What is known from the National Highway Traffic Safety Administration statistics is that, with the exception of an increase in 2012, highway fatalities have been declining since 2005. NHTSA statistics show 43,510 traffic crash deaths nationally in 2005. There were 33,561 fatalities in 2012, up 1,082 from 2011. NHTSA noted that 2012 saw increases in pedestrian deaths and motorcycle rider fatalities, and that even with the uptick in 2012, highway fatalities were at the same level as they were in 1950.

Statistics for 2013 are still being compiled, but the estimated total of 15,470 traffic fatalities in the first half of 2013 was down 4.2 percent from the same period in 2012.

Highway-safety experts say there is no comprehensive data linking safety systems to specific numbers of lives saved. Also, broader reasons are cited in the nearly decadelong decline in fatalities – structural improvements in cars over the past 10 years and law enforcement programs that have cracked down on drunken driving. Nevertheless, safety systems typically draw praise from experts.

“Consumers who want both crash-prevention technology and the latest in occupant protection have a fair number of vehicles to choose from,” said Adrian Lund, president of the Arlington, Va.-based Insurance Institute for Highway Safety, an independent organization dedicated to reducing deaths, injuries and property damage from roadway crashes. “We hope manufacturers will continue to incorporate front-crash prevention, developing more robust systems and adding them to more trim levels or, better yet, making them standard equipment.”

Beyond safety technology, the sky is the limit. Automotive technology dominated the CES event last week in Las Vegas. In past years, smartphones, video devices and carry-in-your-pocket tech toys stole the spotlight. This year, more than half the media releases involved some form of automotive technology.

Real-time info, connectivity and autonomous travel were big this year.

At CES, BMW touted ConnectedDrive systems for its new i3 and i8 electric vehicles, employing an Inrix Inc. navigation service to integrate local public transport connections into route planning. The service monitors real-time traffic conditions, alerting drivers to faster alternative modes of transportation when major delays occur on their routes. Upon selecting an alternative mode, the system provides turn-by-turn navigation to the nearest public transport station in time for the next departure.

Visteon showed off an “OpenAir” connected audio solution, delivering Bluetooth, voice control and an integrated smartphone connection to cloud applications. “Industry forecasts predict more than 150 million connected cars on the road by 2020,” said Martin T. Thall, president of Visteon Electronics.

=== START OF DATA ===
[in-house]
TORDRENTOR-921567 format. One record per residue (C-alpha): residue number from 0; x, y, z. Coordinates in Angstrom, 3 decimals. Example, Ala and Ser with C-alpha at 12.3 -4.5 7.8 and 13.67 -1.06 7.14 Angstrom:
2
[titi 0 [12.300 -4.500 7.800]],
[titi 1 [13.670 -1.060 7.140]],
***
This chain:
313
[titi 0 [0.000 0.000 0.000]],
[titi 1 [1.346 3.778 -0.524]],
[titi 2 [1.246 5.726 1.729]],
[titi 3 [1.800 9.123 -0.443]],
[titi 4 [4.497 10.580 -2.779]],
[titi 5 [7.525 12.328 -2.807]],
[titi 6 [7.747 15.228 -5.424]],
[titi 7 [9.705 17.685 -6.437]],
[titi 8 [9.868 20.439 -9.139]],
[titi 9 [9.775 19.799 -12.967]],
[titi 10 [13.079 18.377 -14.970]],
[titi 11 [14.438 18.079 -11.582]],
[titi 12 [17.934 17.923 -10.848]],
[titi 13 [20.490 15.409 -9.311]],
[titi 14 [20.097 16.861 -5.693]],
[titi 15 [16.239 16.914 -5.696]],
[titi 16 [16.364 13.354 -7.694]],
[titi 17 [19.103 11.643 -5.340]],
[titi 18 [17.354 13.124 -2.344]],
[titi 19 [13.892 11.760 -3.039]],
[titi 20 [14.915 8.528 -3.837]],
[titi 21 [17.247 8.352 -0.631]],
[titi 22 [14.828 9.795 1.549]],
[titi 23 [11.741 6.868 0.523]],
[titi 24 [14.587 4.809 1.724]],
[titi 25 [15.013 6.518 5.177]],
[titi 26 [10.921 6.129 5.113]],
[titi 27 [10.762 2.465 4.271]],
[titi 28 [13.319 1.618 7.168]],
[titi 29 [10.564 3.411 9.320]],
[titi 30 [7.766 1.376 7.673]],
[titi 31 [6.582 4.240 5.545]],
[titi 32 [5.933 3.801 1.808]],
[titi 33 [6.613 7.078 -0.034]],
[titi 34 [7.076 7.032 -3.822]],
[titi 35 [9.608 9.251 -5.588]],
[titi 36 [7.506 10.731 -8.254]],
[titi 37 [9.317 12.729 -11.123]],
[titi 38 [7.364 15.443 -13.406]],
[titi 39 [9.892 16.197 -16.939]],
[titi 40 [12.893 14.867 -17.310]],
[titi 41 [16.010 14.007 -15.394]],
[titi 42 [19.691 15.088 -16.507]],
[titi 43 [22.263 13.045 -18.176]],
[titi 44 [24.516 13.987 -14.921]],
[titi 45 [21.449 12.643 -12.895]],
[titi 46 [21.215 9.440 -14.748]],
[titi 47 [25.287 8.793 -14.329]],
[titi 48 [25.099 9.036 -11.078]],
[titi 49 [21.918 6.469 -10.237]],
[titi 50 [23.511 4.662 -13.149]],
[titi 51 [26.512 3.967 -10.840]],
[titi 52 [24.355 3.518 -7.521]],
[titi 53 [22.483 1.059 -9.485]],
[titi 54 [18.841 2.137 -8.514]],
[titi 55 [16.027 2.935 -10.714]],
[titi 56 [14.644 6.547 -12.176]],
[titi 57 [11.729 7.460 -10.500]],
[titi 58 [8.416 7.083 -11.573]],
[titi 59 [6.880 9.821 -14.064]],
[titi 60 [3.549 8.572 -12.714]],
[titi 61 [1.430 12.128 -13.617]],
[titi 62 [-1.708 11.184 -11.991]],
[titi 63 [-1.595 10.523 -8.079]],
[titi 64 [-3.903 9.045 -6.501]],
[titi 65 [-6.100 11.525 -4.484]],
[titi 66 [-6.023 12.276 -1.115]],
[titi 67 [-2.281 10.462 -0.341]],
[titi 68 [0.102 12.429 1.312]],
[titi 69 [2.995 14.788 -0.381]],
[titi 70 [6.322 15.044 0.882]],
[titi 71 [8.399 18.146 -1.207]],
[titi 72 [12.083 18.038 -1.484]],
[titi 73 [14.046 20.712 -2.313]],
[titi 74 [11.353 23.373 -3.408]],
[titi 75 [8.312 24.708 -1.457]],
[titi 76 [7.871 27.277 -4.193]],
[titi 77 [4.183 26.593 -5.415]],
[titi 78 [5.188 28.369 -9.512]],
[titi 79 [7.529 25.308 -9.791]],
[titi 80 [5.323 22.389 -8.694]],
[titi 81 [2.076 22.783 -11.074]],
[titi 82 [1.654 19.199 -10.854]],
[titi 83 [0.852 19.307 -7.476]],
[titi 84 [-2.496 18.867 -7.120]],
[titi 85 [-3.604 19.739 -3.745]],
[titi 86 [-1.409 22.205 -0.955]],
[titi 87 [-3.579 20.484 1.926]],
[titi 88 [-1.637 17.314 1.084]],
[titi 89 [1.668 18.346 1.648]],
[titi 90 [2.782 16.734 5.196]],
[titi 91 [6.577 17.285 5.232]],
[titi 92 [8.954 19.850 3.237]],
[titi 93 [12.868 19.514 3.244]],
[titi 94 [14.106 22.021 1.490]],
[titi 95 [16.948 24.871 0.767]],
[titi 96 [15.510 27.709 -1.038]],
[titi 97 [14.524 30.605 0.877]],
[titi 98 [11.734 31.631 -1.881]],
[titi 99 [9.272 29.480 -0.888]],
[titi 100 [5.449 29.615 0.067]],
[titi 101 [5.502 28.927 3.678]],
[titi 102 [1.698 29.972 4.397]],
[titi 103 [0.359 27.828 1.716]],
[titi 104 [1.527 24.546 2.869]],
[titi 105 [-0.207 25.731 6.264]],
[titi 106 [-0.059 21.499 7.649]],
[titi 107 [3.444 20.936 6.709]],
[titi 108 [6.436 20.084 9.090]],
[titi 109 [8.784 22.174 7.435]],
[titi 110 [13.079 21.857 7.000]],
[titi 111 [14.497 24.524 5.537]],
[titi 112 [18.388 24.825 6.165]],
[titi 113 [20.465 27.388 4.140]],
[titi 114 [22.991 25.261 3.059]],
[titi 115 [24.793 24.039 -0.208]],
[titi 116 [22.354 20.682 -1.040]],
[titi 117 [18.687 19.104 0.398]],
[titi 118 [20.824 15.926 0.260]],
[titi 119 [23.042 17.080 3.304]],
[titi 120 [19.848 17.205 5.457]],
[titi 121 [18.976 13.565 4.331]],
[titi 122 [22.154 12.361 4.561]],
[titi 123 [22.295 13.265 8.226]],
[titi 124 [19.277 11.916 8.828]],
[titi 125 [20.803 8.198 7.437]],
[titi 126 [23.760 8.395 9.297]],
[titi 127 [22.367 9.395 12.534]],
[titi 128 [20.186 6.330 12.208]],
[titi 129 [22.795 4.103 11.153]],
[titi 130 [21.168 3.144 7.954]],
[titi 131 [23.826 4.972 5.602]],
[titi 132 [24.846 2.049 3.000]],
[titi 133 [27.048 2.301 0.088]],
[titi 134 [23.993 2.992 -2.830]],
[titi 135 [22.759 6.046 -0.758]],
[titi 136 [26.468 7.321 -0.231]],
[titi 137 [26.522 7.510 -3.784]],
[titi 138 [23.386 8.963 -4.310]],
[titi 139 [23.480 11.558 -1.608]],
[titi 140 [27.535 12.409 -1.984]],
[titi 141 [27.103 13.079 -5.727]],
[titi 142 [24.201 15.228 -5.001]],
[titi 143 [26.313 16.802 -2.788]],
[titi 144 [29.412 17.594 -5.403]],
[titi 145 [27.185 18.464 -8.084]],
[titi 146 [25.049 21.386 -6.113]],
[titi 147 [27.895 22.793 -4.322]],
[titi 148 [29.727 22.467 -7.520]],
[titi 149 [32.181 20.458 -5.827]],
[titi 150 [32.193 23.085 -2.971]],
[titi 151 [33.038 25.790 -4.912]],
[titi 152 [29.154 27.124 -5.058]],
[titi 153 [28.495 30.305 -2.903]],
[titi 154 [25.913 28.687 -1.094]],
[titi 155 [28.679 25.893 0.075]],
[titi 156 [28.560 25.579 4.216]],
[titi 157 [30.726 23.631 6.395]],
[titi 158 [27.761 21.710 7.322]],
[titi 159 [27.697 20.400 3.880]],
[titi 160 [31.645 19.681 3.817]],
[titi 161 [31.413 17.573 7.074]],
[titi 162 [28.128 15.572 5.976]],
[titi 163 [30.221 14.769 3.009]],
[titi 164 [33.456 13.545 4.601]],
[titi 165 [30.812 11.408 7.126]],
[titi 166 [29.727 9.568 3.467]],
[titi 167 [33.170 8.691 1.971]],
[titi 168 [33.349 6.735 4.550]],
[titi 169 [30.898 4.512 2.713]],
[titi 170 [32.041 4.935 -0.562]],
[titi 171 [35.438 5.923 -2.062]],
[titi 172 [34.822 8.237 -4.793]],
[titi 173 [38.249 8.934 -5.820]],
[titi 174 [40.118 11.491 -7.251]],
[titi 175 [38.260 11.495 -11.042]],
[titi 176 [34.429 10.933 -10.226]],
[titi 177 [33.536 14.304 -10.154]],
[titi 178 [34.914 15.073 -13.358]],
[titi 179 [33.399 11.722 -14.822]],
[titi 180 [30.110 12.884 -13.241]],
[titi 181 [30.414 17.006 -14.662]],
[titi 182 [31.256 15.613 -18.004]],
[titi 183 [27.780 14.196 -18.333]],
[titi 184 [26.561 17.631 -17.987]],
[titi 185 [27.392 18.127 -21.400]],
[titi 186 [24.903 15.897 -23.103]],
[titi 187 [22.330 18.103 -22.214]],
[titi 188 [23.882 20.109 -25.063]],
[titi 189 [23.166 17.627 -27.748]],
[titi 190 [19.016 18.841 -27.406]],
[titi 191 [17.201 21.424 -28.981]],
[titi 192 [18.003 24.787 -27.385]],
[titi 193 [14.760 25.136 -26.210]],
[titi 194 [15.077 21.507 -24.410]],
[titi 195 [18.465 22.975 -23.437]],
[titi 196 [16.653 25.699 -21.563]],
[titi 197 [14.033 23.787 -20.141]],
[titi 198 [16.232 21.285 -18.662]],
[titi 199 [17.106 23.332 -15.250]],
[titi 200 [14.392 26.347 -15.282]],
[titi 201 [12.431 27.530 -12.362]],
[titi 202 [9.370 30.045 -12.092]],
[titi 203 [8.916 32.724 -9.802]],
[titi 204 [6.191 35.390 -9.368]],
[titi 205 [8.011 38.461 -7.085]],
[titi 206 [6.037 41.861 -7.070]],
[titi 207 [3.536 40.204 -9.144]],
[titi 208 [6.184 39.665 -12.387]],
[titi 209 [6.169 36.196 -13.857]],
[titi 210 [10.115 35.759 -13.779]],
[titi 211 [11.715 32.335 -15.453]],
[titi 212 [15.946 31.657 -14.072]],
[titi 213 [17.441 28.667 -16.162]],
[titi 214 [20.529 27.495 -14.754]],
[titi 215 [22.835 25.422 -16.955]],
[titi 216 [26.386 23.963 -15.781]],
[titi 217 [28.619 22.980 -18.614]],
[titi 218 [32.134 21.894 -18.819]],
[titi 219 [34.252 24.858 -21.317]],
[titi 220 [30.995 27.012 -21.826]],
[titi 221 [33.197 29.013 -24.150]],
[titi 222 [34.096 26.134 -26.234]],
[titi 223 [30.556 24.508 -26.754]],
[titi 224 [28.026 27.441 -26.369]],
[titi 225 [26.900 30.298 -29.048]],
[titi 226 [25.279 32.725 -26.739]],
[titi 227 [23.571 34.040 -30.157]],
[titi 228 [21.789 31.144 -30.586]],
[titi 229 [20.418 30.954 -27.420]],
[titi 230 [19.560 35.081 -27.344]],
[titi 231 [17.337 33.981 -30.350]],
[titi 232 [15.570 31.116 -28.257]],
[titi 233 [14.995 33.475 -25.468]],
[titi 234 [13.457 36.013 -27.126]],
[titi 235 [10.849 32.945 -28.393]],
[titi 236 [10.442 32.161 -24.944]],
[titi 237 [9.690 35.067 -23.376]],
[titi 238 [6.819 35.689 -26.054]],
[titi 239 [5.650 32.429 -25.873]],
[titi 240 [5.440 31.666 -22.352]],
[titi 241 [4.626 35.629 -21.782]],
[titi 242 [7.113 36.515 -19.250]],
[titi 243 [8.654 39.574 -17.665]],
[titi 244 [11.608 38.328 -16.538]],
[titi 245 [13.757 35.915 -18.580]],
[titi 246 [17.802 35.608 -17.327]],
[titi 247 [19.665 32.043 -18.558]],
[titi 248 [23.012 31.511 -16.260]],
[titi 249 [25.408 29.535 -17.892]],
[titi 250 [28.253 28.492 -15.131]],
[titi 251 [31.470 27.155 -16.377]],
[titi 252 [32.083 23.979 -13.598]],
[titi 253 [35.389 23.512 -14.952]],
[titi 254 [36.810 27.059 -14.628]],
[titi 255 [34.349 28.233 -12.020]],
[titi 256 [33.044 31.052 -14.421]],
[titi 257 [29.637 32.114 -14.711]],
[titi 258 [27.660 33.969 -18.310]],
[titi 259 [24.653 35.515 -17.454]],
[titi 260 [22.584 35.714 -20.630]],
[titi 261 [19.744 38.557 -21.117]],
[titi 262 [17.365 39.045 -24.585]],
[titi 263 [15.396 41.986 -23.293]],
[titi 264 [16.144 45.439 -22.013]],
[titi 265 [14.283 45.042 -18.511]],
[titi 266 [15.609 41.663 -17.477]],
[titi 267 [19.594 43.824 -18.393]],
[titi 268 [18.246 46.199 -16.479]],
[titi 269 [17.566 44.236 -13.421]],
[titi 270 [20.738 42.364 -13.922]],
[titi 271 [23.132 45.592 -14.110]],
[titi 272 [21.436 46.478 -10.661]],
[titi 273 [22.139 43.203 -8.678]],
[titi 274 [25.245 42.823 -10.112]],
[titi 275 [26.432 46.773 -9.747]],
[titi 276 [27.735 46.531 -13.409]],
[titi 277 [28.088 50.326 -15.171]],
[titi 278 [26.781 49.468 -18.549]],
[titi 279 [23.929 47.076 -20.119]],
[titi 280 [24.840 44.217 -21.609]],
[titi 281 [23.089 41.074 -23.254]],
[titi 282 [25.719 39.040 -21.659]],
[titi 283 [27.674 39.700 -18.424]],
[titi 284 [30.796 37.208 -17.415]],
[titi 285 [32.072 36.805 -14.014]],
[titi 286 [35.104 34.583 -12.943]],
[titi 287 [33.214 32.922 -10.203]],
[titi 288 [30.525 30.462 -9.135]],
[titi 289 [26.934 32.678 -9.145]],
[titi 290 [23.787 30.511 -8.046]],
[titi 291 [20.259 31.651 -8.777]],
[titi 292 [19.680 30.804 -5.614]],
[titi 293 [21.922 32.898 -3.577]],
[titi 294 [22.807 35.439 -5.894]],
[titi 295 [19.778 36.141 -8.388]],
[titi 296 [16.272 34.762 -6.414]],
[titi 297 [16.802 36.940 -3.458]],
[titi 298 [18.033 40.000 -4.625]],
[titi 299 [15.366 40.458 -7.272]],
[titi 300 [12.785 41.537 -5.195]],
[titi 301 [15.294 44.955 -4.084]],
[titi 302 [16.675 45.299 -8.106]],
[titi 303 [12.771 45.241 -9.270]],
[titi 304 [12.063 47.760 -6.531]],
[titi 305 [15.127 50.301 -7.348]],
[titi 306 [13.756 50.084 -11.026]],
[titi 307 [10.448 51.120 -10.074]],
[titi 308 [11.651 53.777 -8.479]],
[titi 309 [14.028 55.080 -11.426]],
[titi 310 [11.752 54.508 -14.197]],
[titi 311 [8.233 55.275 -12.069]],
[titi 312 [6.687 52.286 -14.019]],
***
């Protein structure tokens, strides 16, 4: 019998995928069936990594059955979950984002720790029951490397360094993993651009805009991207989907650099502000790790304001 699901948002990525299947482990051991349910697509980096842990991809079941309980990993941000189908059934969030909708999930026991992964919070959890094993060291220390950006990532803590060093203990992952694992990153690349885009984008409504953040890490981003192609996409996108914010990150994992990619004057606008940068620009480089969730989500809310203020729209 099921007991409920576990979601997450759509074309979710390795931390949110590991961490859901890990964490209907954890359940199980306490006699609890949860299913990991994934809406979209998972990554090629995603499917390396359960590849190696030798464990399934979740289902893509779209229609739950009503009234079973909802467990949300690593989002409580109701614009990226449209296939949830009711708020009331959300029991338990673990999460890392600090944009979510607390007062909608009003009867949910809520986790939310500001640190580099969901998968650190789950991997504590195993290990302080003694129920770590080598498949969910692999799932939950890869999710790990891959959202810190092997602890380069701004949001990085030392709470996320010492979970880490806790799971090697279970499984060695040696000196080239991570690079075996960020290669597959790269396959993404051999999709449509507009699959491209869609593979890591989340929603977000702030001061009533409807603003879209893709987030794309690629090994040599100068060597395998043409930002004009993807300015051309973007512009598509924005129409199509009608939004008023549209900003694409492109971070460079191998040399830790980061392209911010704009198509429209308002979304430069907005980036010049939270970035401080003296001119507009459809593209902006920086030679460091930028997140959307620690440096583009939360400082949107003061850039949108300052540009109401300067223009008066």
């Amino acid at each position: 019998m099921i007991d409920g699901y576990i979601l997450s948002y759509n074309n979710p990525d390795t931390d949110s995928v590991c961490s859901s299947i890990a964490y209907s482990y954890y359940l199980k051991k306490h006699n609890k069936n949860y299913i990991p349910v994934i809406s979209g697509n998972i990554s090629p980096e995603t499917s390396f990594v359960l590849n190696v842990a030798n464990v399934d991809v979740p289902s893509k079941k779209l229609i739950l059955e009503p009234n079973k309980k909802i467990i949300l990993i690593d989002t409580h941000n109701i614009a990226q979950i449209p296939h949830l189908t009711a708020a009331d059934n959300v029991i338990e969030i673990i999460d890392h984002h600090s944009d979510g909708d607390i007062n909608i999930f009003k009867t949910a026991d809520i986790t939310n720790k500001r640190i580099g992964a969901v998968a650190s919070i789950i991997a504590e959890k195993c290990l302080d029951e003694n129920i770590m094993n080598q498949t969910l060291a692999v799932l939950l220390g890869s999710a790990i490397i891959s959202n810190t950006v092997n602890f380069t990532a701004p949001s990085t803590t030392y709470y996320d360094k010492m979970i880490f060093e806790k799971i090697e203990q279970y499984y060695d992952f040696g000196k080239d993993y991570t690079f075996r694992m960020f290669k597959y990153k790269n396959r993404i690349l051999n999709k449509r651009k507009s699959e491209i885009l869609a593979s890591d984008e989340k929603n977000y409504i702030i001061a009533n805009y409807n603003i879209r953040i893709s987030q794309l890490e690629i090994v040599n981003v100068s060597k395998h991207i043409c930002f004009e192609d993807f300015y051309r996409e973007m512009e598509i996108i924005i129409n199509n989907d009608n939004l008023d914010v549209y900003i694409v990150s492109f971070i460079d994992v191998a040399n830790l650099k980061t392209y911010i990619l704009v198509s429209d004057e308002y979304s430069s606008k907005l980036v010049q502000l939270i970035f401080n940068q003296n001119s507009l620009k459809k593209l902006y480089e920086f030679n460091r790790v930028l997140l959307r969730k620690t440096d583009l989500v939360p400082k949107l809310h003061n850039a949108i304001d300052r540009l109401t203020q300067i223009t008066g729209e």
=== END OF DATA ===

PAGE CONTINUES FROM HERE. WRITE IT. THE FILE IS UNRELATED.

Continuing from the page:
Ford said its recently introduced 2015 Mustang, the newest generation of the iconic pony car that will go on sale widely later this year, will include the next-generation Sync AppLink system, enabling drivers to launch applications on mobile devices more quickly by pressing a voice button on the steering wheel and simply saying the name of the app.

Other companies showed off future in-car systems controlled by hand gestures or eye movements. Further up the road: a developing technology enabling your driverless car to find its own parking spot, then pick you up at a designated spot once notified via a smartphone. Autonomous cars capable of getting drivers to their urban destinations without human guidance also made waves at CES, with more to come this week at the NAIAS in Detroit.

Auto industry experts concede that self-driving cars and vehicles linked to smartphone apps are not necessarily going to be welcomed by old-school motorists who relish the idea of hitting the open road to escape a data-laden world. Then again, technologies that once seemed exotic are now mainstream. Toprak says it’s all part of a process.

“It’s just like any other technology. People tend to adapt to it once they use it or see someone they trust using it,” Toprak says. “When you see a family member using a (type of automotive technology) and not get killed using it, and see that’s making their lives easier, then you tend to adopt it. You know you can trust the car to keep you safe.”


Call The Bee’s Mark Glover, (916) 321-1184.

Read more articles by Mark Glover